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Old 11-22-2016, 03:21 PM   #21
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Join Date: Oct 2013
Location: Music City USA
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Chassis: Freightliner
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I took some more photos today to illustrate exactly what I'm dealing with..... as I said before the main bus frame only goes to the rear seat. At that point two frame members are bolted onto the outside of the main frame rails, which then curve downward about 8 to 12 inches then level back out and go to the rear bumper.

I also found quite a bit more rust that I'm gonna have to deal with, but fortunately it doesn't look TOO bad, again just surface rust that will have to have a wire wheel taken to it then repainted with Rustoleum or similar.

#1 - taken from curb side underneath.


#2 - taken from drivers side through air cleaner side panel opening. You can see the main bus frame where the subframe starts the downward bend.


#3 - taken from rear, on curb side, looking between radiator fan and engine. The fan is blurry because the engine was running when I took this picture.


After the closer look I got of it today, it does seem to be a more sturdy construction than I first thought, but I would still prefer it to be one full-length piece rather than two bolted together. But it is what it is and I'll just have to work within those limitations.

I wish I definitively knew what the tongue weight of a tandem dolly loaded with car and bike would be, within a few lbs.... or if I opted for a flatbed trailer long enough for both, what that would be (more than the dolly if the trailer axles are centered, I know...)
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Old 11-22-2016, 03:38 PM   #22
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If it were me, I would just put a receiver hitch on the ends of the sub frame as if it were the main frame.

I doubt the engineers made the subframe capacity only strong enough to carry the engine assembly and whatever else it is supporting.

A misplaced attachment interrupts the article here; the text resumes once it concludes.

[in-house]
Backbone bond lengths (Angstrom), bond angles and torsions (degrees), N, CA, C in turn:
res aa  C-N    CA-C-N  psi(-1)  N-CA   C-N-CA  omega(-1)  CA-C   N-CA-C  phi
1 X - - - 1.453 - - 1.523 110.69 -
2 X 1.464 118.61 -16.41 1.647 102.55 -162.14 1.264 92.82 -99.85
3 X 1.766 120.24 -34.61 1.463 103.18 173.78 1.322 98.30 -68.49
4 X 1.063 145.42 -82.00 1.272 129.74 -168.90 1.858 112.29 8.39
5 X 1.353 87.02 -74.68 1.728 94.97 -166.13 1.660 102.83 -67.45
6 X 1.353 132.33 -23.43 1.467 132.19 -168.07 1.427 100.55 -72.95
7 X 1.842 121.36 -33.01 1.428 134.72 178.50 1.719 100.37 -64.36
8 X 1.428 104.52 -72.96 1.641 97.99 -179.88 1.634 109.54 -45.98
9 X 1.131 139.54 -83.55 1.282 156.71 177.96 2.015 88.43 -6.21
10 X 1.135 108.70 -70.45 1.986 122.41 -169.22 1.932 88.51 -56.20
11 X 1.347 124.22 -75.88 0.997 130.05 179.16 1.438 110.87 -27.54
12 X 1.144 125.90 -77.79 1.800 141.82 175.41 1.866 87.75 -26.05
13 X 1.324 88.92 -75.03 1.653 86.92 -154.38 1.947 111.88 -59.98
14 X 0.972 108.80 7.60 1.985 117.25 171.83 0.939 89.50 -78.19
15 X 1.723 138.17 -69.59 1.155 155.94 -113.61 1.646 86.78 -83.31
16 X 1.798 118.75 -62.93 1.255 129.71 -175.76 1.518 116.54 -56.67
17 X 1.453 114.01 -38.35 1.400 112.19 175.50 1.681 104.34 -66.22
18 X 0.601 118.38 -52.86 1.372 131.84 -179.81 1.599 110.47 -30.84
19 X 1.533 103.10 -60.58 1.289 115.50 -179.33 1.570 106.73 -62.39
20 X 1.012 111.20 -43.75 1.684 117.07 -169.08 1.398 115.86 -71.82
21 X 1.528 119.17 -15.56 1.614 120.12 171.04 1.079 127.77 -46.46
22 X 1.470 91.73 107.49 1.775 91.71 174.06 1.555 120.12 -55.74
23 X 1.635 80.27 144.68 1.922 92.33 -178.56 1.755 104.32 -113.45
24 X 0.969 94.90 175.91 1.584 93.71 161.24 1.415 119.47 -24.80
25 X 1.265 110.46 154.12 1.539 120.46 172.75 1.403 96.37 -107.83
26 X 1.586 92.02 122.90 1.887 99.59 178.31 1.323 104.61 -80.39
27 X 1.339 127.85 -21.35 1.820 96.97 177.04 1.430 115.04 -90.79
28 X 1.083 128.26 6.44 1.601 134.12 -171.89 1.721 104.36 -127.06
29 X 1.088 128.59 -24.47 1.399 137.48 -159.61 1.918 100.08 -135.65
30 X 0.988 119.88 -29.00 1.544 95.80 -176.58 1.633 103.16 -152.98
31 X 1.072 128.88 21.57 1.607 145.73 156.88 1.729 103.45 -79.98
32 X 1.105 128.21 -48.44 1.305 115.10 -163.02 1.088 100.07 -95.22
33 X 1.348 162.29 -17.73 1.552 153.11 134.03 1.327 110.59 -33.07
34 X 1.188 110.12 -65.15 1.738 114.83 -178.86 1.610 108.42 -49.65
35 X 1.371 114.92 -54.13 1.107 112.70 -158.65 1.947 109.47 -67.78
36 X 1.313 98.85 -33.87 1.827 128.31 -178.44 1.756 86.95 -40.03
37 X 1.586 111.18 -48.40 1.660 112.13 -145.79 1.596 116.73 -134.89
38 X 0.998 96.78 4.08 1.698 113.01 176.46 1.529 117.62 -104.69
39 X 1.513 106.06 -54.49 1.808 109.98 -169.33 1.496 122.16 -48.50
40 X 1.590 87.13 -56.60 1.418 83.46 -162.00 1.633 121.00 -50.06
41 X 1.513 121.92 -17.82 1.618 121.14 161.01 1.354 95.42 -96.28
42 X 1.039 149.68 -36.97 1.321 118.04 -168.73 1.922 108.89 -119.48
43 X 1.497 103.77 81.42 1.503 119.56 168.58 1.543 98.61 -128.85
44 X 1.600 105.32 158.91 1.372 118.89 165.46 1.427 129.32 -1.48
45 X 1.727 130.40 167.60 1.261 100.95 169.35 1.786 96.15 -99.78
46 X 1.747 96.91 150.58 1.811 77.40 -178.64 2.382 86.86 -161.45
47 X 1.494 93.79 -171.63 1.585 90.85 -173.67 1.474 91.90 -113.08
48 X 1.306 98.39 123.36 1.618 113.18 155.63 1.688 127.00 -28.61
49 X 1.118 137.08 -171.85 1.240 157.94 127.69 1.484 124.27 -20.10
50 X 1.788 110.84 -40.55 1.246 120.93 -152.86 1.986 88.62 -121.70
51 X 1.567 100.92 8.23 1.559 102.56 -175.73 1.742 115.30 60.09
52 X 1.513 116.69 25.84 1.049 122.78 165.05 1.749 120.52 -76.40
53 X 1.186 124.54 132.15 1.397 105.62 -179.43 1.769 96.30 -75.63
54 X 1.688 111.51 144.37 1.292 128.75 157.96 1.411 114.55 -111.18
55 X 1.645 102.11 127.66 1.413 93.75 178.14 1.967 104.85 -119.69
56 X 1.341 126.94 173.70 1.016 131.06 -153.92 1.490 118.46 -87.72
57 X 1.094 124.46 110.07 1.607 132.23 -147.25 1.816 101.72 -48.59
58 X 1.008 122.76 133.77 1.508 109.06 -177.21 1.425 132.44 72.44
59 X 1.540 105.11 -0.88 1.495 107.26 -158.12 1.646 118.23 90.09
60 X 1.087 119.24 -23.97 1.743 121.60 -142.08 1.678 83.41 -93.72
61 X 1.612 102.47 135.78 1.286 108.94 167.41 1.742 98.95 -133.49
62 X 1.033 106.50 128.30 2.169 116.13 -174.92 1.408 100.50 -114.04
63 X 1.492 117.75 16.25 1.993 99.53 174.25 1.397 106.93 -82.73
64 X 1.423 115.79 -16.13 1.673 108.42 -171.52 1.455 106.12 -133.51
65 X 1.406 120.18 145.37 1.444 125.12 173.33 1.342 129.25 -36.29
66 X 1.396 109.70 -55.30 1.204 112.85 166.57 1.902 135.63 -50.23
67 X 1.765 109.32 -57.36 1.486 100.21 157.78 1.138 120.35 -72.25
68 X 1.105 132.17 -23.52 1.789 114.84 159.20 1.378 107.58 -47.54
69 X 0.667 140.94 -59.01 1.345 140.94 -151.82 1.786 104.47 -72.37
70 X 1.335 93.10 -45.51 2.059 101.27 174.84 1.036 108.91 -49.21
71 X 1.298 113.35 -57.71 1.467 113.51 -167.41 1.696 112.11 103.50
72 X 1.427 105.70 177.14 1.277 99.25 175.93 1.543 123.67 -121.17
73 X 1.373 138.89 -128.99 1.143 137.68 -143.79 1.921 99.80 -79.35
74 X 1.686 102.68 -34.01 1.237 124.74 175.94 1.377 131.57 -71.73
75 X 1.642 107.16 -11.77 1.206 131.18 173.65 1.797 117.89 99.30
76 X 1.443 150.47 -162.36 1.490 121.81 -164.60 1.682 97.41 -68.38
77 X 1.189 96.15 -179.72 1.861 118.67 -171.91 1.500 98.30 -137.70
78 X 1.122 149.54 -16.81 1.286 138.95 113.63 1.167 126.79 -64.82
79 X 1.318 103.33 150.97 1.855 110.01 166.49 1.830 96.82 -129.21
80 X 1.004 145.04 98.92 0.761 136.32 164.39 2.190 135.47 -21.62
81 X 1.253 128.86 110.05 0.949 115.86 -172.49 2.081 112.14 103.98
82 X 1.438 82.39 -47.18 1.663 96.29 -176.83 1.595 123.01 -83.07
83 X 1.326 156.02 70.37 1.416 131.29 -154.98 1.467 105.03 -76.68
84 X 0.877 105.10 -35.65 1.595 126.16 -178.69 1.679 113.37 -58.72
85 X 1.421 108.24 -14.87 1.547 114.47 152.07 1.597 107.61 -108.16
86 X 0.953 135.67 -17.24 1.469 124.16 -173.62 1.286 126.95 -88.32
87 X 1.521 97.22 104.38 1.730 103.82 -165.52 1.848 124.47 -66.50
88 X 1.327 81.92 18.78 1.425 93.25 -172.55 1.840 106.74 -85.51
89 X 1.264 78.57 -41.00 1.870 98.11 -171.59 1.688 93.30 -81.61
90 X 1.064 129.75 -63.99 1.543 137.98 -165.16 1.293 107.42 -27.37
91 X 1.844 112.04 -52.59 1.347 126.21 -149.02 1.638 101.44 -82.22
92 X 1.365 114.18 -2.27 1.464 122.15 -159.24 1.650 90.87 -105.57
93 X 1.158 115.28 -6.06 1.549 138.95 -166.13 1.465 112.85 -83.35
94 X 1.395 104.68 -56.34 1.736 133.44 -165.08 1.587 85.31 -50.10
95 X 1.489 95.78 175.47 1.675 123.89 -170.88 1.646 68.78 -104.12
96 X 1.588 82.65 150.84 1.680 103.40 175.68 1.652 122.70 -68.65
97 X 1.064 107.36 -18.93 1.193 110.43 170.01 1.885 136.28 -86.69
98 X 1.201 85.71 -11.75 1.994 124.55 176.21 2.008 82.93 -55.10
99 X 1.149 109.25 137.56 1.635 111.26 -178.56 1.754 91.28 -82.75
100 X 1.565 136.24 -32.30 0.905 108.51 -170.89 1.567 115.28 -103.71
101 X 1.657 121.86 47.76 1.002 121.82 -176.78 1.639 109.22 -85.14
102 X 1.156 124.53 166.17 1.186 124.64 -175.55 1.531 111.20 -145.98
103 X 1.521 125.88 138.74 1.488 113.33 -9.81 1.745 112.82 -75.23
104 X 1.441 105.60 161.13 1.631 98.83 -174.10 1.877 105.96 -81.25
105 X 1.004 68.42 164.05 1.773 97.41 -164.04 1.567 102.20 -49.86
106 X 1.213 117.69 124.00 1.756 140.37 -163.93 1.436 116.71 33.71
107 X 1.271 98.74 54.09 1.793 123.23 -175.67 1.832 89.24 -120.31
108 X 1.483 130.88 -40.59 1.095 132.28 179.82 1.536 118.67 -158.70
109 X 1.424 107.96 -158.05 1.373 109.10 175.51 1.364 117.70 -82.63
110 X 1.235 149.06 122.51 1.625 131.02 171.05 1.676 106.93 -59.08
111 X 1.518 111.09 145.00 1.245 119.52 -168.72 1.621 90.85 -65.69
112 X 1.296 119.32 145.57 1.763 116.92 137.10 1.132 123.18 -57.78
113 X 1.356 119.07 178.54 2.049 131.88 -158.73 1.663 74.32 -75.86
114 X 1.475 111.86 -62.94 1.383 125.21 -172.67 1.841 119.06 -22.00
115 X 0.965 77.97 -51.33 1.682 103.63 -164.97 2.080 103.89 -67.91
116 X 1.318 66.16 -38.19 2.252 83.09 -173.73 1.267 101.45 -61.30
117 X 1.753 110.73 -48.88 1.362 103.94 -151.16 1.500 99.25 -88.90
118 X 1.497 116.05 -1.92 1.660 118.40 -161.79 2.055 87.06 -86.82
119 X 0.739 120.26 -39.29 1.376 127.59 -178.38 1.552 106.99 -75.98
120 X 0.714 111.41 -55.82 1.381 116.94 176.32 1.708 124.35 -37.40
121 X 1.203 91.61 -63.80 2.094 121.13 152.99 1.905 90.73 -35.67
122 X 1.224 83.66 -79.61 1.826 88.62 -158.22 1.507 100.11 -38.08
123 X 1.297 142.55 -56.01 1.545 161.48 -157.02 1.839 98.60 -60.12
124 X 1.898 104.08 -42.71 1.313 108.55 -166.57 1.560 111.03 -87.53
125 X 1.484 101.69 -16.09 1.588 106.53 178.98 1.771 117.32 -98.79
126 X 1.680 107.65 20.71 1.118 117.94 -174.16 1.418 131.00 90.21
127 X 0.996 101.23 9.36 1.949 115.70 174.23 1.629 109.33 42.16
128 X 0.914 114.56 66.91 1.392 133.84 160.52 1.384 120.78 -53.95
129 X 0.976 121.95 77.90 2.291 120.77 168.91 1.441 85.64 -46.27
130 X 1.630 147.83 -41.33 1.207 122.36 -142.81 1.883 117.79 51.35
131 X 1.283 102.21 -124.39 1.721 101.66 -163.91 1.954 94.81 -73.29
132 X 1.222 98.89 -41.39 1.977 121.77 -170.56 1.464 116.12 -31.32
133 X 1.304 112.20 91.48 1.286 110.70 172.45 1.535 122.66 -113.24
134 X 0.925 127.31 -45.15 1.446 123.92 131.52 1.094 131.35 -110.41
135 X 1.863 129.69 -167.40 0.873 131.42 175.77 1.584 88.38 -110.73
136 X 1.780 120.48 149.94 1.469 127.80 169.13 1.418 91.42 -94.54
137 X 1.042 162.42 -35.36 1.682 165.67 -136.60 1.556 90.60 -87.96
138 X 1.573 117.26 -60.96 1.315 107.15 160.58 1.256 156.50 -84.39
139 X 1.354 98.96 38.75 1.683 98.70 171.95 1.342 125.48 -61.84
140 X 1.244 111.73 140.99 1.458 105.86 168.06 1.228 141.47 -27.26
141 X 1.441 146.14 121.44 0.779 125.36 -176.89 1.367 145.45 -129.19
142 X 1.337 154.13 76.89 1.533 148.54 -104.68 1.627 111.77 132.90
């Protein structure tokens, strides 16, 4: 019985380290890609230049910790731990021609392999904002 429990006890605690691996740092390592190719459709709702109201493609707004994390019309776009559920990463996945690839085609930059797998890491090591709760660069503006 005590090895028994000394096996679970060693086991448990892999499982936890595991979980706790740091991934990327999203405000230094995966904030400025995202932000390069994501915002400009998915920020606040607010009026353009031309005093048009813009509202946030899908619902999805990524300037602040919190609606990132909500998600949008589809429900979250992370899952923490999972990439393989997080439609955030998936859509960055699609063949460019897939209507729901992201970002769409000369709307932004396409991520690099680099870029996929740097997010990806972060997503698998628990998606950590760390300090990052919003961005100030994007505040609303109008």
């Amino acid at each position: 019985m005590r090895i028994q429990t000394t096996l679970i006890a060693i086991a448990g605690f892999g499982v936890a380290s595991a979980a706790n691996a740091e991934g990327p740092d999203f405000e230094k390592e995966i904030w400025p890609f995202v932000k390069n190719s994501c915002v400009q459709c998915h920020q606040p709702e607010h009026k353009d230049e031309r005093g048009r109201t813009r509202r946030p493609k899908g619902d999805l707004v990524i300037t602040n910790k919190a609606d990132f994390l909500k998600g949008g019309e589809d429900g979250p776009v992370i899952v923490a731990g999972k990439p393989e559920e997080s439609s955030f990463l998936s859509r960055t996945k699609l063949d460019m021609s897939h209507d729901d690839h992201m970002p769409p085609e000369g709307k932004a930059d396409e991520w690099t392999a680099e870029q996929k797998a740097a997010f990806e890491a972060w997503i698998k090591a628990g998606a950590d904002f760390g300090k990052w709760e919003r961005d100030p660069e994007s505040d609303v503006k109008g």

The rear bumper still has to meet the same impact standards.

Put the motorcycle back as close as it will fit to the car.
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Old 11-22-2016, 03:42 PM   #23
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I agree with DoubleO7 about the strength of the sub frame. If it really concerns you that it can't support the weight I would run a another rail inside the rails to reinforce the drop frame from further forward to the rear bumper.

I also think that the relatively low weight of the tongue on that tow dolly shouldn't be a problem for you.
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Old 11-22-2016, 04:41 PM   #24
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Quote:
Originally Posted by cowlitzcoach View Post
I agree with DoubleO7 about the strength of the sub frame. If it really concerns you that it can't support the weight I would run a another rail inside the rails to reinforce the drop frame from further forward to the rear bumper.

I also think that the relatively low weight of the tongue on that tow dolly shouldn't be a problem for you.
I wouldn't think so.... but I'd rather err on the side of caution and safety. As I said it does look beefier than I first expected. The reinforcing members, should I need them, would have to be mounted on the OUTSIDE of the main frame to get them inside the sub-frame channel though, as that is where the sub-frame is mounted.